graduate programs and their discontents

“Thank you, Helen for Lu’s obit. I have very sweet memories of meeting you and Lu at the Partridge Rd complex in Palo Alto. You two were the most interesting and accomplished women I had ever met to that date. It sounds like Lu lived an incredibly full life spanning several disciplines and careers. She was a true Renaissance woman. So sorry she is gone.   My Sincere Condolences, Eva”


One thought on “graduate programs and their discontents

  1. lumattson Post author

    This note came from Eva Richman; she and her husband, Doug, were my neighbors during my last 2 years at Stanford and Lu’s time at USC. Lu visited me and I went down to see her in L.A. quite often; luckily for us PSA (now Southwest) offered promotional $10 flights, so a long weekend was possible. We depended on each other. It was not an easy time to be a woman in graduate study: one could be told, as Lu was, that she was not permitted to apply for a loan, and that her department chair was not writing recommendations for women. I believe that her loyalty and commitment to The Hutchins School grew from knowing that she and her work were truly valued. She refused to be rejected, too, and when she finished her classes and exams she was awarded a fellowship to go to England for her dissertation research.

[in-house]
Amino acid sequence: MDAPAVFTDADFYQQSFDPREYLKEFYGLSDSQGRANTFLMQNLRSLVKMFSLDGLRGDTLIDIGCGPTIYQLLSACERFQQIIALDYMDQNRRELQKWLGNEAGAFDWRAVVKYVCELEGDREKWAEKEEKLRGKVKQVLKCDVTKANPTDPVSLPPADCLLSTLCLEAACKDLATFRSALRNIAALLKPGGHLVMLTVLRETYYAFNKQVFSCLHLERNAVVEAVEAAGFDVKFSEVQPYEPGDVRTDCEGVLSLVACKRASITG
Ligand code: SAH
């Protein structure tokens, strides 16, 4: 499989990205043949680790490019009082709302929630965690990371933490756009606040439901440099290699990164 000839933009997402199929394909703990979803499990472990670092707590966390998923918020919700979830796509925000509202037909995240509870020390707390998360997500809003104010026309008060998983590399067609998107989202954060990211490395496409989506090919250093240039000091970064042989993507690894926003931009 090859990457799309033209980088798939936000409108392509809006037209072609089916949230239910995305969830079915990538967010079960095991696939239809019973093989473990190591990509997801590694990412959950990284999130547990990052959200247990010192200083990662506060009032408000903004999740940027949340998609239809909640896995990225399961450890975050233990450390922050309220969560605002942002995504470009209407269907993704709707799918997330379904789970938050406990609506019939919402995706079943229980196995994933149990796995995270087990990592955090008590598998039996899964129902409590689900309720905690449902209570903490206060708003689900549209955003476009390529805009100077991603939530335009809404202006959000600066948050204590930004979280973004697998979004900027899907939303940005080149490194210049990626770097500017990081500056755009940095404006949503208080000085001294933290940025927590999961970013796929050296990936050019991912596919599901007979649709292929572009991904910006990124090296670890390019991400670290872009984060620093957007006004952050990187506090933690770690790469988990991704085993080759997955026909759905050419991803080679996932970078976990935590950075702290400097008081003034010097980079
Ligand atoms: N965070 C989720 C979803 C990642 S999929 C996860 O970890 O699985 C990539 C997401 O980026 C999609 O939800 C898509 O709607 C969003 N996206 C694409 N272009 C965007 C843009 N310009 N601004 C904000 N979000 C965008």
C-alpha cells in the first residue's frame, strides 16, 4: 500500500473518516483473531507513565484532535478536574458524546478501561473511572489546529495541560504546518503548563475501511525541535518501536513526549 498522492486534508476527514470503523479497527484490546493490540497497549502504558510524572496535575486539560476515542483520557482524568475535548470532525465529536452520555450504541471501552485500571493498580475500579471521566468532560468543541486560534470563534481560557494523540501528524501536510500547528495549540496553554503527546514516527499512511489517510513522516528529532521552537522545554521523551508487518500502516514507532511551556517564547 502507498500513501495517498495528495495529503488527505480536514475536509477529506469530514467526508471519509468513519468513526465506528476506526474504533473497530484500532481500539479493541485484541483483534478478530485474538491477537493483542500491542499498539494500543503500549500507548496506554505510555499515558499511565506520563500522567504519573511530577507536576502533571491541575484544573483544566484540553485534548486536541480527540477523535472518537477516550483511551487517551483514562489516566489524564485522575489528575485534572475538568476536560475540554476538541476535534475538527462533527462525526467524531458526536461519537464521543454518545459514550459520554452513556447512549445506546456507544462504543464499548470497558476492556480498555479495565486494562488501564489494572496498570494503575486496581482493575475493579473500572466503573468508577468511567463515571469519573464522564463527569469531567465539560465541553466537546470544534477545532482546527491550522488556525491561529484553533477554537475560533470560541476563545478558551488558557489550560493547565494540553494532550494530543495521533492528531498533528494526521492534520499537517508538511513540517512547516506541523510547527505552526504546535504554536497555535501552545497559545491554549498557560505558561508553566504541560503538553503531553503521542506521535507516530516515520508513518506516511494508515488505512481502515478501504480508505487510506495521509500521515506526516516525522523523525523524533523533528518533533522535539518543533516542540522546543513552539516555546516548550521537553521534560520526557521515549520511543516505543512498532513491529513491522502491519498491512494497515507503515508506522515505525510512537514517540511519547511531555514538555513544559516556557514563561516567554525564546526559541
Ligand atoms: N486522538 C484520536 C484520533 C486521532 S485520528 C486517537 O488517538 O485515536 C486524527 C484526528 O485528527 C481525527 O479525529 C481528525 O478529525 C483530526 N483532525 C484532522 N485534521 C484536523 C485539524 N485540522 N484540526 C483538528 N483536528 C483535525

And she was accomplished. She knew how to do things. When she lived in rural Glorieta she built a Spanish-style gateway to her 5-acre “compound.” She could fix a typewriter, and from working in her father’s decorating business could do all kinds of construction. She built a Heathkit when stereo was the newest thing, and refinished an antique oak cabinet to put it in. I never knew her to sew, except for some upholstery we did, but she spoke of working in a garment factory during undergraduate summers. She could milk a cow. When she had a paper route, she delivered on roller skates, she said.
    Helen Jaskoski


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